Perhaps you’re a K-JD who is heading to law school without having ever held down a “real” job. Or, maybe you’re the first in your family to attend college or law school and you don’t know any lawyers or have any connections to the legal field.
Regardless of your background, an acceptance into law school (especially one that comes with some scholarship money) can definitely provide a short-term huge ego boost; however, it can also sow the seeds of doubt in the minds of even the most accomplished undergraduate students.
Facing Impostor Syndrome as an Incoming Law Student
Impostor syndrome in law school is real. Don’t fall prey to it.
Over the years, I’ve worked with thousands of entering 1Ls from all walks of life. I’ve also worked with some of the best law professors in the country — many of whom also came from very humble beginnings.
While it’s natural to step into 1L with some hesitation regarding the challenges that lie ahead, the most successful students – the ones who really excel during the first year – never doubt their own abilities. Instead, they walk into 1L having prepared for the challenges and with a strong desire to become great lawyers. Preparation and desire are the only real multipliers in life.
You see, law schools are run by lawyers — people who, by training, are “risk-averse.”
If you’ve been accepted to law school, the school is acknowledging two things:
- You likely know little about the experience you are about to encounter; and
- Notwithstanding #1, they still feel that you deserve a spot in the 1L class.
By accepting you, the dean of admissions is saying that your past accomplishments have demonstrated your ability to complete the law school curriculum and become a lawyer.
Now, the burden is on you to walk into 1L with the mindset that “you belong” – and trust me, you do.
I Speak From Experience Here
I grew up in New York and attended a public high school. My high school class’ valedictorian was the niece of a very popular state governor in the northeast. She was accepted to Harvard (early decision) and, later, Penn Law where she excelled and was invited on the Penn Law Review. She was well-connected, made all the right moves early on, and had a strong work ethic.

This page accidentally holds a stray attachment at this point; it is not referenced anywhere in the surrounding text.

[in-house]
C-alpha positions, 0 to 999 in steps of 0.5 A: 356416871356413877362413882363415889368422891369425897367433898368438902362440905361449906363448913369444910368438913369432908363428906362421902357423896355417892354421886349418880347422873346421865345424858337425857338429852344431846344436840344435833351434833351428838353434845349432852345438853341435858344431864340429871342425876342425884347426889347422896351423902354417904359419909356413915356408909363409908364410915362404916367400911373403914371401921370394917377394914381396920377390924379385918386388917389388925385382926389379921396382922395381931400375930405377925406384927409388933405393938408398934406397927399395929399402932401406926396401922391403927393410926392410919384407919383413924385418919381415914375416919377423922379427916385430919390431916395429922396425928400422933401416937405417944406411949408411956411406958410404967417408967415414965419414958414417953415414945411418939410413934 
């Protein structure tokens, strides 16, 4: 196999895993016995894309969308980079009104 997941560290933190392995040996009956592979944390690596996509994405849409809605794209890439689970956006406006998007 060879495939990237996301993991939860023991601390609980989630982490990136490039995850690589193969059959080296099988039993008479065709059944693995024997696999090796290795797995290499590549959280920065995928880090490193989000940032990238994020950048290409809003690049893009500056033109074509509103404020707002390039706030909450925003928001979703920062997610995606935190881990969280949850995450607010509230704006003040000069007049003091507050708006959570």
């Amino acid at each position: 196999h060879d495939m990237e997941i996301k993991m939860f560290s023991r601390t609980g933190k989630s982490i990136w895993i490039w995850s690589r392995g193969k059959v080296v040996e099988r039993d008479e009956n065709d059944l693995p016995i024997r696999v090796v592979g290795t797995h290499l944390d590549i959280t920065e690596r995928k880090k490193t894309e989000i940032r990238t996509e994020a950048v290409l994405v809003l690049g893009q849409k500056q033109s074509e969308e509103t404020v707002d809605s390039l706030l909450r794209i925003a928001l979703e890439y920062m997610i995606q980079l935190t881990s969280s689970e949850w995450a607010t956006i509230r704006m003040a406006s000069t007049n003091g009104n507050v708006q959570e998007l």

By contrast, I came from a squarely middle-class family and enjoyed a pretty unremarkable high school career – one that got me into a decent college, but not a place that was nationally ranked. My only employment prior to law school was a blue-collar job working for my (rural) town’s Water Department during the summers.
After college, I applied to 11 law schools and because of a completely unimpressive undergraduate transcript/LSAT score, I only got into one law school: Albany Law School – a regional law school with a solid reputation, but definitely not one that ranks among the coveted T14.
While I could have bathed in imposter syndrome, I decided instead to attack the experience like I truly belonged there – like they were lucky to have me. Mindset matters.
After 1L, I was ranked #4 in my class, was invited onto Law Review, and landed an NYC BigLaw job at one of the world’s most respected law firms.
When I showed up at my firm for Summer Associate orientation after my 2L year with 45 other Summer Associates, guess who was sitting across the conference room table from me — my high school class’ valedictorian.
The look of shock on her face was priceless when she recognized me; even more shocking to her was my ability to score great work because of a natural ability to relate to partners, associates (and support staff) equally, having grown up perfecting people skills by relating to “real” people.
I share this (entirely true) story not as a brag, but to encourage those who doubt their abilities to embrace the law school experience and never forget your roots and the grit you exerted to get here.
Let others underestimate you, but never doubt yourself. You belong. Now, GO GET ‘EM